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05 June 2019 | Story Ruan Bruwer
Louzanne Coetzee
Athlete Louzanne Coetzee with the trophy of the Free State Sports Association for the Physically Disabled as Sports Star of the Year.

Although challenging, very exciting and a new journey, says Louzanne Coetzee about the athletics year for which she has been recognised.

The 26-year-old, who is doing her master’s in Social Cohesion and Reconciliation Studies at the University of the Free State, won the Free State Sports Association for the Physically Disabled (FSSAPD) Sports Star of the Year award for a fourth consecutive time. This was for the period June 2018 to April 2019.

In that time, she set a world record, an Africa record, and ran two marathons in which she came amazingly close to a second world record.

Only in her second marathon at the Berlin Marathon in September, the Paralympian fell 26 seconds short of the T11 (totally blind) world record time. She met the qualifying time for the 2020 Paralympic Games in Tokyo during the London Marathon in April.

“Marathons are definitely challenging and a new field for me, but I would say it has been a good 12 months. My aim is now set on next year’s Paralympic Games, where I would like to compete in the marathon and the 1 500 m.”

“I hope to run a good time in the 1 500 m at the World Para Athletics Championships in November.”

At the SASAPD National Championships for physically disabled and visually impaired athletes in April 2019, Coetzee won three gold medals and set a record in the 1 500 m. 

Others from the UFS also honoured

Coetzee has received several awards in her career, but says it is always special to be rewarded by her own federation (FSSAPD). 

Danie Breitenbach (T11) was also honoured as the Senior Male Sports Star. He bagged two gold medals and one silver and set a SA record in both the 800 m and 1 500 m at the nationals. Another Kovsie, Dineo Mokhosoa (F36 – coordination impairments), received a merit award for her gold medal in shot-put and silver in the discus at the national champs.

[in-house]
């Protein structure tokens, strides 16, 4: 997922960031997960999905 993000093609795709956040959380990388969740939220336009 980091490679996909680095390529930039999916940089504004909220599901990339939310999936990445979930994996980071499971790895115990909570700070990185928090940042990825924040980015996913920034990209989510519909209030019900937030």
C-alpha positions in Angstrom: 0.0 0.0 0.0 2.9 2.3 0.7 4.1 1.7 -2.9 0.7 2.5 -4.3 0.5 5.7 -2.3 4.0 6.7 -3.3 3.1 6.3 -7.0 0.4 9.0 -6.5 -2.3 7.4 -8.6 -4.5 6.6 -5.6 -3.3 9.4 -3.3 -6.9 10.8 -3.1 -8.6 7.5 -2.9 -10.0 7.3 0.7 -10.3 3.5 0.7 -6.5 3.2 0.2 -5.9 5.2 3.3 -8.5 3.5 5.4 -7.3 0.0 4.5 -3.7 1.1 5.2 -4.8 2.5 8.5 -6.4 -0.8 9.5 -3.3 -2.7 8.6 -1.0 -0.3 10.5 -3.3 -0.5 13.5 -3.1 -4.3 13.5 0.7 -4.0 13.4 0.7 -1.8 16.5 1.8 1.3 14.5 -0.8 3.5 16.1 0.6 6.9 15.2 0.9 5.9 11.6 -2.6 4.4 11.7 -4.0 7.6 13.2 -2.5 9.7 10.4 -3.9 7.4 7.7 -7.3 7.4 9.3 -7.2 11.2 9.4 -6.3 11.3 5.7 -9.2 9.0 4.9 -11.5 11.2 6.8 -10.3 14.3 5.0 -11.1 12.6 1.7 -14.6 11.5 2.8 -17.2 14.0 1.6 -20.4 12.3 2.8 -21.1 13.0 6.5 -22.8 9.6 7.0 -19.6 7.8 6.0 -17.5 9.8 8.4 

News Archive

UFS Digital Doorway project will change lives in Heidedal
2011-02-16

 
Learners of the Heidedal community looking at the new computer system.
Photo: Johan Roux

The combined effort of ICTISE (ICT Innovation in School Education), Reach and the Heidedal community saw a four-station Digital Doorway (computer system) being placed on the premises of Reach at the end of 2010. ICTISE is a programme of the University of the Free State (UFS) and operates from the university’s South Campus. This computer system will allow all Heidedal schools and community members to have free access to computers.

Prof. Jonathan Jansen, Vice-Chancellor and Rector of the UFS, opened the Digital Doorway by cutting a ceremonial ribbon with the assistance of one of the community’s learners.

The Digital Doorway concept originates from a joint initiative between the Department of Science and Technology and the Meraka Institute of the Council for Scientific and Industrial Research. The Digital Doorway consists of four screens and allows access to select content, including open-source application software. This includes audio books, subject textbooks, encyclopaedia, educational games such as “touch maths” and quizzes as well as useful information for school subjects and a newspaper especially for children.

The Heidedal Digital Doorway is the first of its kind in the Motheo District. Typically, one or two kids will be working on each of the computers, while up to five other learners will be giving instructions, allowing the whole group to learn. The Digital Doorway is a smart way of bridging the digital divide, bringing science and technology to our community and opening the doors of learning. ICTISE will support the Heidedal schools to make full use of this new facility by training teachers and community members.

“The UFS hopes that this project will change the lives of the Heidedal community by providing the youth with an opportunity to be in line with the changing world of technology,” said Ms Sarietjie Musgrave, Head: ICTISE.

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